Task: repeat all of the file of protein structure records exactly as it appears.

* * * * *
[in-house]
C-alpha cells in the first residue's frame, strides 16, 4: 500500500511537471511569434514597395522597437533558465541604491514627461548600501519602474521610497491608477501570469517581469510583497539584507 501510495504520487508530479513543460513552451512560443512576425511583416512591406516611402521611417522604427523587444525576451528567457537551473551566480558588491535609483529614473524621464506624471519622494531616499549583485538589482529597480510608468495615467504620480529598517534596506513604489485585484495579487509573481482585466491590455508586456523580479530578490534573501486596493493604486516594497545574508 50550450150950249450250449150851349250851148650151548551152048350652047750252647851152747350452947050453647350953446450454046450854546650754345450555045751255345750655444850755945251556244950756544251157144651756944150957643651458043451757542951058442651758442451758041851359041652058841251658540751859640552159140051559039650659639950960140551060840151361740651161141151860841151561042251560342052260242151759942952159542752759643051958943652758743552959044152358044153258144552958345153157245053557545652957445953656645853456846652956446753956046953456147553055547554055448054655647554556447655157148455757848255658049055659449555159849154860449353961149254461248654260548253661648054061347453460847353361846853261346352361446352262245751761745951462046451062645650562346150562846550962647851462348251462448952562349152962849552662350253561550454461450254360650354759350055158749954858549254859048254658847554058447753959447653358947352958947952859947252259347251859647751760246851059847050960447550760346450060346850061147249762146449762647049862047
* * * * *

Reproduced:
[in-house]
C-alpha cells in the first residue's frame, strides 16, 4: 500500500511537471511569434514597395522597437533558465541604491514627461548600501519602474521610497491608477501570469517581469510583497539584507 501510495504520487508530479513543460513552451512560443512576425511583416512591406516611402521611417522604427523587444525576451528567457537551473551566480558588491535609483529614473524621464506624471519622494531616499549583485538589482529597480510608468495615467504620480529598517534596506513604489485585484495579487509573481482585466491590455508586456523580479530578490534573501486596493493604486516594497545574508 50550450150950249450250449150851349250851148650151548551152048350652047750252647851152747350452947050453647350953446450454046450854546650754345450555045751255345750655444850755945251556244950756544251157144651756944150957643651458043451757542951058442651758442451758041851359041652058841251658540751859640552159140051559039650659639950960140551060840151361740651161141151860841151561042251560342052260242151759942952159542752759643051958943652758743552959044152358044153258144552958345153157245053557545652957445953656645853456846652956446753956046953456147553055547554055448054655647554556447655157148455757848255658049055659449555159849154860449353961149254461248654260548253661648054061347453460847353361846853261346352361446352262245751761745951462046451062645650562346150562846550962647851462348251462448952562349152962849552662350253561550454461450254360650354759350055158749954858549254859048254658847554058447753959447653358947352958947952859947252259347251859647751760246851059847050960447550760346450060346850061147249762146449762647049862047